At Friday’s meeting, Robinson argued that the National Credit Union Administration takes a less strict stance on marijuana than banking regulators do. “This may be a reason why more credit unions than banks are currently banking these businesses,” she said.
In an email, an NCUA spokesman said: “NCUA has consistently maintained the identical supervisory position with credit unions as bank regulators do with banks in terms of institutions servicing licensed marijuana-business-related accounts.”
Robinson ended her presentation on a positive note by recommending some specific actions that California officials can take to help assuage bankers’ fears. For instance, she suggested that California spend more money on law enforcement in an effort to prevent the local marijuana crop from crossing state lines or winding up in the hands of children — scenarios that could put banks in hot water with the federal government.
Other attendees made clear that some California banks are looking for ways to serve the state’s cannabis industry, which is expected to generate more than $6 billion in annual revenue by 2025.
David Haithcock, executive director of the California Community Banking Network, said that some of his group’s members have interest. But for many bankers, the risks are simply too big.
“Am I willing to risk my charter? Am I willing to risk prison?” Haithcock said in an interview.
The stakes are perhaps even higher for the folks in the marijuana industry. Because many cannabis businesses are unable to get bank accounts, they operate on a cash-only basis, which poses security risks.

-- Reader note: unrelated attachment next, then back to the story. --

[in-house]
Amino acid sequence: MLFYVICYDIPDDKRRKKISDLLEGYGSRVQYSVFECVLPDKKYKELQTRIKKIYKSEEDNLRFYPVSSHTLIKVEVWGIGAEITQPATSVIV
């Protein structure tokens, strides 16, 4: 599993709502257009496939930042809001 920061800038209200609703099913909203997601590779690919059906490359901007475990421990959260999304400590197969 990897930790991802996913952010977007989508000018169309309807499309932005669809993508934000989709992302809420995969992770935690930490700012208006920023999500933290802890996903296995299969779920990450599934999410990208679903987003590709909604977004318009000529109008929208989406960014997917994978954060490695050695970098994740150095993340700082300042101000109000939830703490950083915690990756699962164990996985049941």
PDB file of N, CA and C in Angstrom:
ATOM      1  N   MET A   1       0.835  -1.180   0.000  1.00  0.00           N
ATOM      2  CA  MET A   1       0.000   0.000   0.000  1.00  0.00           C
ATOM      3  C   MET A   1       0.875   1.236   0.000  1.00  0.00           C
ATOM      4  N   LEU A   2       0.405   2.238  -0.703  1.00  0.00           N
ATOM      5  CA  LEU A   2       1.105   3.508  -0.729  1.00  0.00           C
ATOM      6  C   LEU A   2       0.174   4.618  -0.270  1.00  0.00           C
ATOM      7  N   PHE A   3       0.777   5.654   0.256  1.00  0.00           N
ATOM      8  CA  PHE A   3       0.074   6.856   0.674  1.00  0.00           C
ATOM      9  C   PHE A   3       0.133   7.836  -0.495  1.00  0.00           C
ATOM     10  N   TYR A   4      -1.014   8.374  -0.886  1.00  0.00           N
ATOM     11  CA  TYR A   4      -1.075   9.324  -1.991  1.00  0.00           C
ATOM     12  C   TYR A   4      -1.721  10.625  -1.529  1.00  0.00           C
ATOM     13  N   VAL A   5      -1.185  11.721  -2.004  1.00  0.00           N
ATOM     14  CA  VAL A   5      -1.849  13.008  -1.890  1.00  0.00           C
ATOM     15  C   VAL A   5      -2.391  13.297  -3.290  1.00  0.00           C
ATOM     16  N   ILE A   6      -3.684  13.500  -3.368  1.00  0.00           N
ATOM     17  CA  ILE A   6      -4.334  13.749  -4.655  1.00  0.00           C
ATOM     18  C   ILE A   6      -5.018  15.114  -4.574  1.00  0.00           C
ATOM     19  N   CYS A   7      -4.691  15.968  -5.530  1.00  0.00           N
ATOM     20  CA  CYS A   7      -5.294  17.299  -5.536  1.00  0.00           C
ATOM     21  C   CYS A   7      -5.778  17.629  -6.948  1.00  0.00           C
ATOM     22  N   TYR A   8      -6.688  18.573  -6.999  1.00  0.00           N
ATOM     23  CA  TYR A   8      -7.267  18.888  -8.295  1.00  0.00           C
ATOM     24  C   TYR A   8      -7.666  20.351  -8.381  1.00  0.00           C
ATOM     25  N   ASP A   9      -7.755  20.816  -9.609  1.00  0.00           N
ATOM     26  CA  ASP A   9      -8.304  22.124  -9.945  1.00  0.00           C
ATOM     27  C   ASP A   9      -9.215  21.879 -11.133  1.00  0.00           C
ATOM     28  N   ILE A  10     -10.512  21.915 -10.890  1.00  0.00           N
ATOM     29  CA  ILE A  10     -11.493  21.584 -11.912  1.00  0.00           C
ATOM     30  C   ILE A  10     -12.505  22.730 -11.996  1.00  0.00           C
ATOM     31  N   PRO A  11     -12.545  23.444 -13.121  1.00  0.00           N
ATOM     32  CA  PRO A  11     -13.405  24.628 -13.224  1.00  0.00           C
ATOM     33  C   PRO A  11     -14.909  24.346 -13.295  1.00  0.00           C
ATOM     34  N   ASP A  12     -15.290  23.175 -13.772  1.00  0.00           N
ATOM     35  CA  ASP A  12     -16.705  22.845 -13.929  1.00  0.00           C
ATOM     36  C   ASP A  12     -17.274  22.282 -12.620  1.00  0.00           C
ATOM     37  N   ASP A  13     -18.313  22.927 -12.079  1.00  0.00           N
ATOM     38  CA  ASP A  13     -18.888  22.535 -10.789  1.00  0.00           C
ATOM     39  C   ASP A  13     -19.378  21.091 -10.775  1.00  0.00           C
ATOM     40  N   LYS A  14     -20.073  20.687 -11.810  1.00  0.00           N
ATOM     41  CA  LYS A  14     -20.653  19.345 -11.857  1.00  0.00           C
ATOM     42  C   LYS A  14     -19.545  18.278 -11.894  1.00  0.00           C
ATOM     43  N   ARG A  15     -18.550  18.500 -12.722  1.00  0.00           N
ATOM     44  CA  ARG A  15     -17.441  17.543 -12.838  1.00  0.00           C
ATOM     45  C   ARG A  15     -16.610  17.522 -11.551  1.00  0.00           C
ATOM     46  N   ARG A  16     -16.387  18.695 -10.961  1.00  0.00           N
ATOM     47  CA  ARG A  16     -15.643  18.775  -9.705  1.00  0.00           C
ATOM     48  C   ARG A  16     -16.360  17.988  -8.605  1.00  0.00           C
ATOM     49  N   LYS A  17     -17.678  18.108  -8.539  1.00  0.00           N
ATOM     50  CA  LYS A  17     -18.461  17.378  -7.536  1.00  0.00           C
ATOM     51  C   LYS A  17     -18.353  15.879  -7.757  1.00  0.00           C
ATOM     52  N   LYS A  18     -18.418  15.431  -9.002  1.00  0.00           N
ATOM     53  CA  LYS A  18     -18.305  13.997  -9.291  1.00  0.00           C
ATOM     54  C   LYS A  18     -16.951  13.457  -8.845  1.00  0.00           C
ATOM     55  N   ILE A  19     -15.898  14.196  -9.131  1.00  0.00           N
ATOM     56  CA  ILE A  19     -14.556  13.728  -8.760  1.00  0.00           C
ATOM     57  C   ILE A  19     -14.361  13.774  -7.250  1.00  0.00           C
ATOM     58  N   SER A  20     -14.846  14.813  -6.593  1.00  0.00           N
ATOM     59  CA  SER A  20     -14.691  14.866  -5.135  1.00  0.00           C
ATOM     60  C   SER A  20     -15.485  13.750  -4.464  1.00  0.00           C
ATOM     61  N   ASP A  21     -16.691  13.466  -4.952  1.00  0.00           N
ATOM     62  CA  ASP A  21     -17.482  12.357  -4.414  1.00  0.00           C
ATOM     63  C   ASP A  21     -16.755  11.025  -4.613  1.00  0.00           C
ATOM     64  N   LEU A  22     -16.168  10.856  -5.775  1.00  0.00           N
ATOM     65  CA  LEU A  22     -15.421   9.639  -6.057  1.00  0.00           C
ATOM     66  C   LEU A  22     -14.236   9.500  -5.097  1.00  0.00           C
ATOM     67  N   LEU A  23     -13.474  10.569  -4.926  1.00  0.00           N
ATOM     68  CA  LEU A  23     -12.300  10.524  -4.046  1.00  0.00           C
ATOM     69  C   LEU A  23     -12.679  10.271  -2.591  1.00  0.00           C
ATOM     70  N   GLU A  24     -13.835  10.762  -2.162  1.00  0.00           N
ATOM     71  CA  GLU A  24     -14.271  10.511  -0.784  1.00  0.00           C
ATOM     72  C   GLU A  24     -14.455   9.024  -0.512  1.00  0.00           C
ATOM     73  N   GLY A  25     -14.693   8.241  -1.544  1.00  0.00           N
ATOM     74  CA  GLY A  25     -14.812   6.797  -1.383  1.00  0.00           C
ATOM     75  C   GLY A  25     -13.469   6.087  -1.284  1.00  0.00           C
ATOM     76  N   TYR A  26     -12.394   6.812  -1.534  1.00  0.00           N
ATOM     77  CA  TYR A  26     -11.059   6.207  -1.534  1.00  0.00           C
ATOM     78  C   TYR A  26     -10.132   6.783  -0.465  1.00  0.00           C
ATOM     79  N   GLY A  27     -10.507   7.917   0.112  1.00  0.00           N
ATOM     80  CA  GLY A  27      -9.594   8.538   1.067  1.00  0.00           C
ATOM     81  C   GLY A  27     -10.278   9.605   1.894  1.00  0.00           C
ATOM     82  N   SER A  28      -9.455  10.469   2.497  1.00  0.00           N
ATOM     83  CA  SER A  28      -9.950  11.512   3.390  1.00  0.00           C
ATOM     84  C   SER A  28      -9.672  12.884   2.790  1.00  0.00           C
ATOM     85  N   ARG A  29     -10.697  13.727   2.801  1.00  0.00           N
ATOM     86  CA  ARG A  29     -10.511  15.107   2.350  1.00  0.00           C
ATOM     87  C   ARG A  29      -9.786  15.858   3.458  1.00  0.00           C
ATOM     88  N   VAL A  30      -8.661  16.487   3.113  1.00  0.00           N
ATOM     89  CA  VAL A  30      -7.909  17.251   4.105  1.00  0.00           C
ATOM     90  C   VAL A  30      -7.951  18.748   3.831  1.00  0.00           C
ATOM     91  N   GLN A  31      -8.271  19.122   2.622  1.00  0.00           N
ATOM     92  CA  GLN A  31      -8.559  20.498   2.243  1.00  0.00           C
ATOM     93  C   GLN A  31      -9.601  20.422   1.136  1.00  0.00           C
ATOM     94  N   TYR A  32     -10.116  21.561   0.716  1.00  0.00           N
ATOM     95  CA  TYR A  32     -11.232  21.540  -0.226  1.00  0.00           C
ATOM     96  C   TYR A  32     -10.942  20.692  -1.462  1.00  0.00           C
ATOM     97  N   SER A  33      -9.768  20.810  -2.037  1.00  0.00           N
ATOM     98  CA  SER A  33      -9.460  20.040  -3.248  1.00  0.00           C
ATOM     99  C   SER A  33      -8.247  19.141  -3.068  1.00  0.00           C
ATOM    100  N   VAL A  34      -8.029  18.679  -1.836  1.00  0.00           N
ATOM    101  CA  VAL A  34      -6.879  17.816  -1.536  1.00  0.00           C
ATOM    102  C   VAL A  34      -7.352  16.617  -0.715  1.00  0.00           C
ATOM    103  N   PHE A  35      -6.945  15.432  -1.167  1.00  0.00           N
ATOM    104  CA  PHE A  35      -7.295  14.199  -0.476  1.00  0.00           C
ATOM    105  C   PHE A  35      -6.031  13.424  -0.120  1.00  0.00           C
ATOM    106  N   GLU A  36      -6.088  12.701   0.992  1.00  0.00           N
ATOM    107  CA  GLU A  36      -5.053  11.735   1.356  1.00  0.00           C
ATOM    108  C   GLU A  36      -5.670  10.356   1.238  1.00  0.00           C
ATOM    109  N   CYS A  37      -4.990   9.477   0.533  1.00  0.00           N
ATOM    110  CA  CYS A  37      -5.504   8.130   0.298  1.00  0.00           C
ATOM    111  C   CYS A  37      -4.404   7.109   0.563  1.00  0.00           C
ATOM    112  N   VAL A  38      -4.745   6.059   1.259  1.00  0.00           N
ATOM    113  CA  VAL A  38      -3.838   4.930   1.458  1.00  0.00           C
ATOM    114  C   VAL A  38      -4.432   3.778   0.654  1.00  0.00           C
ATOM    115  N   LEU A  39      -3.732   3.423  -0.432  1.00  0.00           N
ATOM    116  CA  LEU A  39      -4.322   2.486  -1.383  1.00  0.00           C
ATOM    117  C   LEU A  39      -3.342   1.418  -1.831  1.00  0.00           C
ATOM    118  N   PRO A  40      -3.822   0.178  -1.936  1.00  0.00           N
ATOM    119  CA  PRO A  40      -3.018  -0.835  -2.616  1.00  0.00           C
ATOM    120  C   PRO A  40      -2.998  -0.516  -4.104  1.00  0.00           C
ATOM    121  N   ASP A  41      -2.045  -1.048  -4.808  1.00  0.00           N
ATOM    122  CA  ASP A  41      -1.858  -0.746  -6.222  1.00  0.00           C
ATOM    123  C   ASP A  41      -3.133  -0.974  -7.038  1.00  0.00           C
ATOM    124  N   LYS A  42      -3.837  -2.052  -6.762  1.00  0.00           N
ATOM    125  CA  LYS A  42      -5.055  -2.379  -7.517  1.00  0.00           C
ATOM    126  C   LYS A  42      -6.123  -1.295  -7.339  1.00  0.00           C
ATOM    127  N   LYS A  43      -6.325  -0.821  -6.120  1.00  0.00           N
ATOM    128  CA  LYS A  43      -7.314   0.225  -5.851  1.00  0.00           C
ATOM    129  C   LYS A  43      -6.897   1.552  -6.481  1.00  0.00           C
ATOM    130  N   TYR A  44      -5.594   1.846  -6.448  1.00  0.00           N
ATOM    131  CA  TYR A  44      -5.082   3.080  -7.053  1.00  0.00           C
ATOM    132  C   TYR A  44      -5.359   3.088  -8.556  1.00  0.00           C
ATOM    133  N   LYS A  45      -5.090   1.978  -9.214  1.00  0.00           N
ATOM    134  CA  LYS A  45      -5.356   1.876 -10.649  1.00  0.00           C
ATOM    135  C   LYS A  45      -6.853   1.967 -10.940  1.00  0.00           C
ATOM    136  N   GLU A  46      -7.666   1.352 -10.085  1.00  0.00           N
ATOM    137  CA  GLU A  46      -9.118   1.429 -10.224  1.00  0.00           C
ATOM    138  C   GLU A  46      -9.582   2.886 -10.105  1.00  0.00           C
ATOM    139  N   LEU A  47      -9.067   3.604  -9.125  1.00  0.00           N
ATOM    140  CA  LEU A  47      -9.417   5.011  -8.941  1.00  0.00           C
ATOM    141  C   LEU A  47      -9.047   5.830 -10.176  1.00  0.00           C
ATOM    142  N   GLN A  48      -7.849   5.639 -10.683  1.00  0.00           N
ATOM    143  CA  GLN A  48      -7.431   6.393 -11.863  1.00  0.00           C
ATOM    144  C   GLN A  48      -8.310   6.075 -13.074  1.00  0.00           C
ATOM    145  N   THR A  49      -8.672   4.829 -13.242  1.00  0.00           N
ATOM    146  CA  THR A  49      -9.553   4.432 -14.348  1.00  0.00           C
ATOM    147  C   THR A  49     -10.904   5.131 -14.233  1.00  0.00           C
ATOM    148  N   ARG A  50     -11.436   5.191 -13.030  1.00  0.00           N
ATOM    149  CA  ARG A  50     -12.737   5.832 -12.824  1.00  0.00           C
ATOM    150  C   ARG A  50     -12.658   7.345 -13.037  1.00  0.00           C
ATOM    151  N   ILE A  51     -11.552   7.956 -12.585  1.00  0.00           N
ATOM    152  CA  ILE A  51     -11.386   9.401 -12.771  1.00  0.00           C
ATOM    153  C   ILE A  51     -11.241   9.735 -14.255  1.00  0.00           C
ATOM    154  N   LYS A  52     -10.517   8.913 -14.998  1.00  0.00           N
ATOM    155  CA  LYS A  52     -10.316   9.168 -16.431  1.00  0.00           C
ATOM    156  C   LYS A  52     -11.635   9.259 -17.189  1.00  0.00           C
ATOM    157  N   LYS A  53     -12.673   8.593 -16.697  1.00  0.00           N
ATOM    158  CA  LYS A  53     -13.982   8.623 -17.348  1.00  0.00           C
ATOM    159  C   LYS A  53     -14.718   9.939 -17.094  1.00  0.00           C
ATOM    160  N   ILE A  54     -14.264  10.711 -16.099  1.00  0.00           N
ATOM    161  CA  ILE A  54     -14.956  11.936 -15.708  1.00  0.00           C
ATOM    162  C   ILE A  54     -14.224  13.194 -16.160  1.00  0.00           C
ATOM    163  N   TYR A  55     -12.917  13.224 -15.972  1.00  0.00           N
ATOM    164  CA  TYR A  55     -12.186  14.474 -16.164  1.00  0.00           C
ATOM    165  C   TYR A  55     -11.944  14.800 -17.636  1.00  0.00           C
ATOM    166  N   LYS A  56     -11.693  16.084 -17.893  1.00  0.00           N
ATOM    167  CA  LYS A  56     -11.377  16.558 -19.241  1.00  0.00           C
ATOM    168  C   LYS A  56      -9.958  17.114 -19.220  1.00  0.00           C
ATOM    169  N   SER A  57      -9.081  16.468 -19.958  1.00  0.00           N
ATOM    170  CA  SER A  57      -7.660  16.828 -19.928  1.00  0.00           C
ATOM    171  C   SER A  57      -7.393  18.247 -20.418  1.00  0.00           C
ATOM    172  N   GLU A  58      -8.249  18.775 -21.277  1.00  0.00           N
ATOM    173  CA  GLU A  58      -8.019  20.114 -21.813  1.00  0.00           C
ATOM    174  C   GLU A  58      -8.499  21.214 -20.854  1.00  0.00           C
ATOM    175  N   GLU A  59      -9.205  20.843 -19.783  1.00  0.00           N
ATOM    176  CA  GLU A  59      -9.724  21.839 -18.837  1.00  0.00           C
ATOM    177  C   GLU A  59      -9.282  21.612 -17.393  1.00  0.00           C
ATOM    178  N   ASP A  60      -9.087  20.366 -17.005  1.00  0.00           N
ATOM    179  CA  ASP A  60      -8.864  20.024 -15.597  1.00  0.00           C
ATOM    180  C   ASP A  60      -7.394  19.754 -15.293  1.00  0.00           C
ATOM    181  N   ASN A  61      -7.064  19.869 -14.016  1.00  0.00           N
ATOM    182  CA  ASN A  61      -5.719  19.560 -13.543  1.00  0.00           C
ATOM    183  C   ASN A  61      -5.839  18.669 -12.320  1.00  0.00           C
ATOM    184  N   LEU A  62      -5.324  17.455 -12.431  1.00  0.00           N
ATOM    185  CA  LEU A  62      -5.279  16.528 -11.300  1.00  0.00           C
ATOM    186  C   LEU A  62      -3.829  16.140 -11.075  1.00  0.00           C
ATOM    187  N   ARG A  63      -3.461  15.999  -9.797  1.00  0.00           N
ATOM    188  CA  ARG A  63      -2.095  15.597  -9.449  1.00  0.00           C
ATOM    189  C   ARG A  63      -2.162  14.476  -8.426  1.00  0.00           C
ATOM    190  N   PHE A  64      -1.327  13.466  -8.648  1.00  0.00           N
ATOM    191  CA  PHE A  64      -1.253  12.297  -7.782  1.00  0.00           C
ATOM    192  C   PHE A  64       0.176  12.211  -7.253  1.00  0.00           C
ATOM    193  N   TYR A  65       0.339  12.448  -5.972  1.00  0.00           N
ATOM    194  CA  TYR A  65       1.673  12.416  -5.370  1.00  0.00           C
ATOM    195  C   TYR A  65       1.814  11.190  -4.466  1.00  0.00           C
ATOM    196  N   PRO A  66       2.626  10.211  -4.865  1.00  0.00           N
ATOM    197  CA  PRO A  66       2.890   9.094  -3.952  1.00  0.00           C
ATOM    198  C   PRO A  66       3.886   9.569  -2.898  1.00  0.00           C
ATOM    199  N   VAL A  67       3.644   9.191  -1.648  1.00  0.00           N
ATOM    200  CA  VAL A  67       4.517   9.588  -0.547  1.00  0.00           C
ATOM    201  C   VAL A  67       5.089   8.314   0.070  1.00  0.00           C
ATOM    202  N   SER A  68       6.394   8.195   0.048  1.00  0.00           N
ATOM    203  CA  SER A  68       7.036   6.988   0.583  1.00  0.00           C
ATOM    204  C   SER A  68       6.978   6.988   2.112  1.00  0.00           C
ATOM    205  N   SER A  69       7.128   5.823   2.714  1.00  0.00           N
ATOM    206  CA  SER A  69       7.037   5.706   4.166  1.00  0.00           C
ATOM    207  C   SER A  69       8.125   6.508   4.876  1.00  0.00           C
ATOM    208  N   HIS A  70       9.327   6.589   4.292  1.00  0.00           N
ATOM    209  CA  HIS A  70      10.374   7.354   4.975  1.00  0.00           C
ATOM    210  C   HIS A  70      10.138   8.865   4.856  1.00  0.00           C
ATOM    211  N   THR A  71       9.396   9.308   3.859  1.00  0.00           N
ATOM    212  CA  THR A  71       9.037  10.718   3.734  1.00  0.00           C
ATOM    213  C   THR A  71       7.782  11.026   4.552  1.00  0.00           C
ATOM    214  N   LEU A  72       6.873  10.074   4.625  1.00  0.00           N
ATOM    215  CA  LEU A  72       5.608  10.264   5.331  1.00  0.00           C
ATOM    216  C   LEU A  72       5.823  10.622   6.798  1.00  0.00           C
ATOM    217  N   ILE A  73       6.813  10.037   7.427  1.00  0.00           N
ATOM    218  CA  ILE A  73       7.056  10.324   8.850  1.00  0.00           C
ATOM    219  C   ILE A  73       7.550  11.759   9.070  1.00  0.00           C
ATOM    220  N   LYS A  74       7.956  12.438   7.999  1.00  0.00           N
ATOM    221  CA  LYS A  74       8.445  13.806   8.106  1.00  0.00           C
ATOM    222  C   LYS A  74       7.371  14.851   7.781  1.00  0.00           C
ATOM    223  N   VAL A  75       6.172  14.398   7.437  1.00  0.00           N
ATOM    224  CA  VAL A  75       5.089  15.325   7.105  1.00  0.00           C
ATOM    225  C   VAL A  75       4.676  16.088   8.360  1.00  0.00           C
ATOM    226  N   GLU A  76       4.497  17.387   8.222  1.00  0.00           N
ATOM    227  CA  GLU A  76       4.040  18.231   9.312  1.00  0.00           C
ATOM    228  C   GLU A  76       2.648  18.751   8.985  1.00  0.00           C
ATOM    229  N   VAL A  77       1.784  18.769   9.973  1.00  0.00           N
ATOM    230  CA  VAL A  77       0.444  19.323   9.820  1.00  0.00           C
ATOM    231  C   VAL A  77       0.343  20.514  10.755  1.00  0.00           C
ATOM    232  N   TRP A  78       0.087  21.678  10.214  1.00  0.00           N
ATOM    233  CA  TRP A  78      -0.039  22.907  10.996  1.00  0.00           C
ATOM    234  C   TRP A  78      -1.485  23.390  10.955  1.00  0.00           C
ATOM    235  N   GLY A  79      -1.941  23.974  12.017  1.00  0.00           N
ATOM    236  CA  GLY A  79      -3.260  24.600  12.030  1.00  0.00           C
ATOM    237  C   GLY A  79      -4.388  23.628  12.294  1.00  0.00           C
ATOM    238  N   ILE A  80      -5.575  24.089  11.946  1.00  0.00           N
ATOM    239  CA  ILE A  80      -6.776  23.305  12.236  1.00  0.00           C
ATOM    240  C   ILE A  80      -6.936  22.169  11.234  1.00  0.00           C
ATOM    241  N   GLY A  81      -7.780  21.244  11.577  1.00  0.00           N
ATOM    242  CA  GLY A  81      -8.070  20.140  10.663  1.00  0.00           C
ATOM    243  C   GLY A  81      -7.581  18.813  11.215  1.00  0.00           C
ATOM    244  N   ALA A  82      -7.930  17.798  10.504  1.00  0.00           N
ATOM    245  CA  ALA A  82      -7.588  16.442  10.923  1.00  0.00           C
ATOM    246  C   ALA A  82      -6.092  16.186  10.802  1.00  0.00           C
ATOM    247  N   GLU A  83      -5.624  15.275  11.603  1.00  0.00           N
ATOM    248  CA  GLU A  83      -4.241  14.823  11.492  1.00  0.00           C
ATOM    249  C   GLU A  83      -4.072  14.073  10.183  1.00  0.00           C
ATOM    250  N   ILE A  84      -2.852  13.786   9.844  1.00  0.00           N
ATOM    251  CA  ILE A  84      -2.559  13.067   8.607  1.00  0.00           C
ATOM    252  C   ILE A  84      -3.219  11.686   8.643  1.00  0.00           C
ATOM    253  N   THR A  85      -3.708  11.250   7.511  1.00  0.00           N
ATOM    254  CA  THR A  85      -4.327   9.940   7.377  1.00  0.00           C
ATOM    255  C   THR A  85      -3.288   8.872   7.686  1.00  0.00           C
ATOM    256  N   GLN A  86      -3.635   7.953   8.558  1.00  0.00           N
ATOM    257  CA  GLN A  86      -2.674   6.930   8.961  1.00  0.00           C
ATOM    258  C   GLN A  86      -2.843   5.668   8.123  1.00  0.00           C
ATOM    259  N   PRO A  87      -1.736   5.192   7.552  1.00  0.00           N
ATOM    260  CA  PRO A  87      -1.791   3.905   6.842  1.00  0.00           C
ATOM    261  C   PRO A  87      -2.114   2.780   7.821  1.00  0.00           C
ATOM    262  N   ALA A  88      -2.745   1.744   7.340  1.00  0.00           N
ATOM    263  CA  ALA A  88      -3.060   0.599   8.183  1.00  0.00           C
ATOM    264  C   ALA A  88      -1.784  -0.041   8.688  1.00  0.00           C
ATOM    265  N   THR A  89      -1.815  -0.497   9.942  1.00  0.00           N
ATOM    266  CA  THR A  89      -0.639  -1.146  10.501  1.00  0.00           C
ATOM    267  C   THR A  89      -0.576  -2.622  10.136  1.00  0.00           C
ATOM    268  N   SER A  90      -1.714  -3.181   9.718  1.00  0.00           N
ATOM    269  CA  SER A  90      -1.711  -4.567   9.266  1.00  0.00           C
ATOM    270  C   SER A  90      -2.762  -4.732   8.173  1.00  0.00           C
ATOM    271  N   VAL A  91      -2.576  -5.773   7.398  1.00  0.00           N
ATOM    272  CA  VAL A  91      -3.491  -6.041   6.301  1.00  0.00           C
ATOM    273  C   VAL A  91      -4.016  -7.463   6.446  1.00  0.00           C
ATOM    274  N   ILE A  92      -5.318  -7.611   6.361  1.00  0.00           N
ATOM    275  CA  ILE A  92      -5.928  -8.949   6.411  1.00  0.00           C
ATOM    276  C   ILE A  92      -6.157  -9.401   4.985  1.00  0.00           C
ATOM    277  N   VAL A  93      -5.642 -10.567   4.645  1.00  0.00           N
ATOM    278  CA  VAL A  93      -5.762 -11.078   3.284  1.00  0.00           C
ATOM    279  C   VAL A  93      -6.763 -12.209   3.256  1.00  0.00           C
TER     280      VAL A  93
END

Todd Kleperis is the CEO of an armored transportation company that moves cash for the marijuana industry. He asked how many of the people in attendance Friday have ever had a gun pointed at them. Lots of hands went up.
“The faster we get a banking solution done, the better,” said Kleperis, the CEO of Hard Car Security.
Meanwhile, Rep. Dana Rohrabacher, R-Calif., a longtime legislative ally of the cannabis sector, advised the industry’s representatives to pressure his fellow Republicans in Washington. Several bills that are aimed at bringing pot into the banking system are languishing on Capitol Hill.
“My recommendation: If you really want to help, find those Republicans,” Rohrabacher said.
Smith, the Washington-based lobbyist for the pot industry, called for California officials to issue guidance to state-chartered banks that serve the pot industry. But he acknowledged that the ultimate solution to the banking problem falls outside of the state’s control. And he expressed concern that the Trump administration may be poised to take a harder line on the enforcement of federal law.
Following the meeting, State Treasurer Chiang said that the cannabis banking working group that he has convened hopes to issue a report by the end of the fall. On Jan. 1, the California law legalizing the recreational use of marijuana is scheduled to take effect.
In an interview, Chiang acknowledged that whatever actions the working group recommends will have limited usefulness. “You don’t have finality unless you get action by the federal government,” he said.